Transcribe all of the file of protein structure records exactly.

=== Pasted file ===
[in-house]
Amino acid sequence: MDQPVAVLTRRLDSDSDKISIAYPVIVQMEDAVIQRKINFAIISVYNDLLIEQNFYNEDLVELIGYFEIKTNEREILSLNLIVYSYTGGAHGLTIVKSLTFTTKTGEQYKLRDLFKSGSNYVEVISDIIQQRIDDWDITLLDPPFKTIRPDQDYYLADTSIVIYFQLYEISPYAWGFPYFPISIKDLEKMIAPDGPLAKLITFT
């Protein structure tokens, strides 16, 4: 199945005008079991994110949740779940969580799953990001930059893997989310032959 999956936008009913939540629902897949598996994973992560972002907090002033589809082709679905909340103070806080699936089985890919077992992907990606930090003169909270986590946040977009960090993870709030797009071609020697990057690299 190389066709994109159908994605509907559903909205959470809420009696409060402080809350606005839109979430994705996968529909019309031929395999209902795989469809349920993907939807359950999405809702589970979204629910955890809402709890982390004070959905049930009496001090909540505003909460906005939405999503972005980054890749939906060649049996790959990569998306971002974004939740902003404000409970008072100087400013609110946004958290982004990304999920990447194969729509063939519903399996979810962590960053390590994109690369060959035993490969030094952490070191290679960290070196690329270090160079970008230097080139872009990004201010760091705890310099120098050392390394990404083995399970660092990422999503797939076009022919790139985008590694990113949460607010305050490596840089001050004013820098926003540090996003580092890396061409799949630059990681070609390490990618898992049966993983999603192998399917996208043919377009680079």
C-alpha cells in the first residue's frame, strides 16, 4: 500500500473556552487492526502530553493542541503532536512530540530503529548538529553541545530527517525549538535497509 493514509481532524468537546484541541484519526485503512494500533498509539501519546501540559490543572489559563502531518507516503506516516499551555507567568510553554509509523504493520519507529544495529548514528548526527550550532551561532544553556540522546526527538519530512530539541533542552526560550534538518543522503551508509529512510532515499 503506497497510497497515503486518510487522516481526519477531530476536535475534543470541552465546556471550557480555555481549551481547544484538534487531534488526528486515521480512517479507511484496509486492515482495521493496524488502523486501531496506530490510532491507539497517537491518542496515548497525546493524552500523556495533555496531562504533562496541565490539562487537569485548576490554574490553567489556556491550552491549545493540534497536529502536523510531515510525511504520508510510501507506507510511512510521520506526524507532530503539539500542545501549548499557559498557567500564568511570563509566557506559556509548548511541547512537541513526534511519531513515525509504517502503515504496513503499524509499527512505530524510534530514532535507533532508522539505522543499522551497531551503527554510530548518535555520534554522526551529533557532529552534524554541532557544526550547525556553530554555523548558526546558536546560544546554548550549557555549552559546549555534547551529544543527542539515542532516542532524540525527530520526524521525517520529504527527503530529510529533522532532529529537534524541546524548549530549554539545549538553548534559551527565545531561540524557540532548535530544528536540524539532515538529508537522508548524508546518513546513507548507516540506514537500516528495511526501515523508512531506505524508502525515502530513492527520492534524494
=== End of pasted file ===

[in-house]
Amino acid sequence: MDQPVAVLTRRLDSDSDKISIAYPVIVQMEDAVIQRKINFAIISVYNDLLIEQNFYNEDLVELIGYFEIKTNEREILSLNLIVYSYTGGAHGLTIVKSLTFTTKTGEQYKLRDLFKSGSNYVEVISDIIQQRIDDWDITLLDPPFKTIRPDQDYYLADTSIVIYFQLYEISPYAWGFPYFPISIKDLEKMIAPDGPLAKLITFT
């Protein structure tokens, strides 16, 4: 199945005008079991994110949740779940969580799953990001930059893997989310032959 999956936008009913939540629902897949598996994973992560972002907090002033589809082709679905909340103070806080699936089985890919077992992907990606930090003169909270986590946040977009960090993870709030797009071609020697990057690299 190389066709994109159908994605509907559903909205959470809420009696409060402080809350606005839109979430994705996968529909019309031929395999209902795989469809349920993907939807359950999405809702589970979204629910955890809402709890982390004070959905049930009496001090909540505003909460906005939405999503972005980054890749939906060649049996790959990569998306971002974004939740902003404000409970008072100087400013609110946004958290982004990304999920990447194969729509063939519903399996979810962590960053390590994109690369060959035993490969030094952490070191290679960290070196690329270090160079970008230097080139872009990004201010760091705890310099120098050392390394990404083995399970660092990422999503797939076009022919790139985008590694990113949460607010305050490596840089001050004013820098926003540090996003580092890396061409799949630059990681070609390490990618898992049966993983999603192998399917996208043919377009680079």
C-alpha cells in the first residue's frame, strides 16, 4: 500500500473556552487492526502530553493542541503532536512530540530503529548538529553541545530527517525549538535497509 493514509481532524468537546484541541484519526485503512494500533498509539501519546501540559490543572489559563502531518507516503506516516499551555507567568510553554509509523504493520519507529544495529548514528548526527550550532551561532544553556540522546526527538519530512530539541533542552526560550534538518543522503551508509529512510532515499 503506497497510497497515503486518510487522516481526519477531530476536535475534543470541552465546556471550557480555555481549551481547544484538534487531534488526528486515521480512517479507511484496509486492515482495521493496524488502523486501531496506530490510532491507539497517537491518542496515548497525546493524552500523556495533555496531562504533562496541565490539562487537569485548576490554574490553567489556556491550552491549545493540534497536529502536523510531515510525511504520508510510501507506507510511512510521520506526524507532530503539539500542545501549548499557559498557567500564568511570563509566557506559556509548548511541547512537541513526534511519531513515525509504517502503515504496513503499524509499527512505530524510534530514532535507533532508522539505522543499522551497531551503527554510530548518535555520534554522526551529533557532529552534524554541532557544526550547525556553530554555523548558526546558536546560544546554548550549557555549552559546549555534547551529544543527542539515542532516542532524540525527530520526524521525517520529504527527503530529510529533522532532529529537534524541546524548549530549554539545549538553548534559551527565545531561540524557540532548535530544528536540524539532515538529508537522508548524508546518513546513507548507516540506514537500516528495511526501515523508512531506505524508502525515502530513492527520492534524494